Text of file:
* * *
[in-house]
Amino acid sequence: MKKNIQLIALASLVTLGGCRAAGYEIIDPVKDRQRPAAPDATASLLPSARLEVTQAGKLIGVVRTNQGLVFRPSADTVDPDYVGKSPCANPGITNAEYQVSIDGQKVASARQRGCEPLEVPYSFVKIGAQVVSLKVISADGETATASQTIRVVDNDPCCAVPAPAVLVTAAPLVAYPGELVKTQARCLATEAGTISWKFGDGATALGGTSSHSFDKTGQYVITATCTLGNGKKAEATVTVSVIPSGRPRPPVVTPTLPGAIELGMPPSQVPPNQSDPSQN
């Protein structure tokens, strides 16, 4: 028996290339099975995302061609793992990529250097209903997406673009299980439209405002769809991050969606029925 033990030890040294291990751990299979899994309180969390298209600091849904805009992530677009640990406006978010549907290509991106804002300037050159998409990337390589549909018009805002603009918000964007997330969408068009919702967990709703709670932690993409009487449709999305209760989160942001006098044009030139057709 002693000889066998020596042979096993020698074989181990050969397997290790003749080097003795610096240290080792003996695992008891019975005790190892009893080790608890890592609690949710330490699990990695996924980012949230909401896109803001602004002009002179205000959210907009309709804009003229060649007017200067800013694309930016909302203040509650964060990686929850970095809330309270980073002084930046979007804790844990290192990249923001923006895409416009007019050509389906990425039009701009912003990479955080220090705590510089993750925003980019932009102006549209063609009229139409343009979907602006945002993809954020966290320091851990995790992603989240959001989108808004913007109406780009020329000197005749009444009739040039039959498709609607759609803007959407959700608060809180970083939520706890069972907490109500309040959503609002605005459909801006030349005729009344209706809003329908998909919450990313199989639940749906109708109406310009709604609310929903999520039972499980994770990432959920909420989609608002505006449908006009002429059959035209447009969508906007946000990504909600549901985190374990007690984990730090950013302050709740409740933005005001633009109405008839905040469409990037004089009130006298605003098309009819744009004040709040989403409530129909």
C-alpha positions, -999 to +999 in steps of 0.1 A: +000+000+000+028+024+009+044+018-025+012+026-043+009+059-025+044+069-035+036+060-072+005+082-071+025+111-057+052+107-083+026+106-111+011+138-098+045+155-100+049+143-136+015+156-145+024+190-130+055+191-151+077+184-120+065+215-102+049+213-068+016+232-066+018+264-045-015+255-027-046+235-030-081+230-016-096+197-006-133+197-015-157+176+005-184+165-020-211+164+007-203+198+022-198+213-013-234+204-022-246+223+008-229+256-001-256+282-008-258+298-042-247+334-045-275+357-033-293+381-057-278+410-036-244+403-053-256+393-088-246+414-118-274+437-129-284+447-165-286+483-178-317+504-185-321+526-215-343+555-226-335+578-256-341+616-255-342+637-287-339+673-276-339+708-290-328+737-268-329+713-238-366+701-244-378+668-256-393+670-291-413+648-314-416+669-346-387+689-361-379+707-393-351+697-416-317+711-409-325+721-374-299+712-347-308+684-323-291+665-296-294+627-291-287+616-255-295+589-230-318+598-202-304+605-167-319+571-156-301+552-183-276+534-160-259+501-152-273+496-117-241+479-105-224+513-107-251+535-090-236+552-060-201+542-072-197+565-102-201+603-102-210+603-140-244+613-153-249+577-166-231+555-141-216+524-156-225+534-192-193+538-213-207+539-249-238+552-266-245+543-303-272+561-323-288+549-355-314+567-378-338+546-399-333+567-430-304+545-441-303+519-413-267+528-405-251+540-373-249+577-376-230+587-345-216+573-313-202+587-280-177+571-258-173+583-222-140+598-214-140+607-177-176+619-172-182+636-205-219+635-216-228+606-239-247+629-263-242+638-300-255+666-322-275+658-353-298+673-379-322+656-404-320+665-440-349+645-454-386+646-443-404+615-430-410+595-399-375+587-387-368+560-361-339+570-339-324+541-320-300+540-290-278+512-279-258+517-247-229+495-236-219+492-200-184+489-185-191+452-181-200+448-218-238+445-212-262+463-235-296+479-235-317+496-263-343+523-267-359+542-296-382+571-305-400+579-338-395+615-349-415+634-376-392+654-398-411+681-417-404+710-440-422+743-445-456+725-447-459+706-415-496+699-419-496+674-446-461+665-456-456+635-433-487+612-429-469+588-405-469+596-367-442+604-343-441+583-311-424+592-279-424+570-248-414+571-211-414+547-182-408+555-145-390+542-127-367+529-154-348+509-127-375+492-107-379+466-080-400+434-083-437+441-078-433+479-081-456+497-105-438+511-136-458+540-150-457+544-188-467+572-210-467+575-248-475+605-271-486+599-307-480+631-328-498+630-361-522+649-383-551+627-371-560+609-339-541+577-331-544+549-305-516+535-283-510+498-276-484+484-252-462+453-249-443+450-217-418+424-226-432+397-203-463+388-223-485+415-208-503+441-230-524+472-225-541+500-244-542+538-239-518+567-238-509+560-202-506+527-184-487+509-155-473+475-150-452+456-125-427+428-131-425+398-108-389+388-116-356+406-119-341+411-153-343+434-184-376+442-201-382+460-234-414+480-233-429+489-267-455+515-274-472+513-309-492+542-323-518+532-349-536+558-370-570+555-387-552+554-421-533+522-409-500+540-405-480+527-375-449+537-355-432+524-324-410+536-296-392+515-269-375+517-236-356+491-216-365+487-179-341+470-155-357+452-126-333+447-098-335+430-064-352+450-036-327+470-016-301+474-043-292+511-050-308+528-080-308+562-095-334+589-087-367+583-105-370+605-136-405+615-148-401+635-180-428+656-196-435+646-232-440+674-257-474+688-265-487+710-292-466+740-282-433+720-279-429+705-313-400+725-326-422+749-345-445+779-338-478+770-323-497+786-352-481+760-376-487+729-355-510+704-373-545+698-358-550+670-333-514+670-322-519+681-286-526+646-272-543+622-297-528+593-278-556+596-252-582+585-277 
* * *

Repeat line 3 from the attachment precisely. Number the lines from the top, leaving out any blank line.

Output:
């Protein structure tokens, strides 16, 4: 028996290339099975995302061609793992990529250097209903997406673009299980439209405002769809991050969606029925 033990030890040294291990751990299979899994309180969390298209600091849904805009992530677009640990406006978010549907290509991106804002300037050159998409990337390589549909018009805002603009918000964007997330969408068009919702967990709703709670932690993409009487449709999305209760989160942001006098044009030139057709 002693000889066998020596042979096993020698074989181990050969397997290790003749080097003795610096240290080792003996695992008891019975005790190892009893080790608890890592609690949710330490699990990695996924980012949230909401896109803001602004002009002179205000959210907009309709804009003229060649007017200067800013694309930016909302203040509650964060990686929850970095809330309270980073002084930046979007804790844990290192990249923001923006895409416009007019050509389906990425039009701009912003990479955080220090705590510089993750925003980019932009102006549209063609009229139409343009979907602006945002993809954020966290320091851990995790992603989240959001989108808004913007109406780009020329000197005749009444009739040039039959498709609607759609803007959407959700608060809180970083939520706890069972907490109500309040959503609002605005459909801006030349005729009344209706809003329908998909919450990313199989639940749906109708109406310009709604609310929903999520039972499980994770990432959920909420989609608002505006449908006009002429059959035209447009969508906007946000990504909600549901985190374990007690984990730090950013302050709740409740933005005001633009109405008839905040469409990037004089009130006298605003098309009819744009004040709040989403409530129909």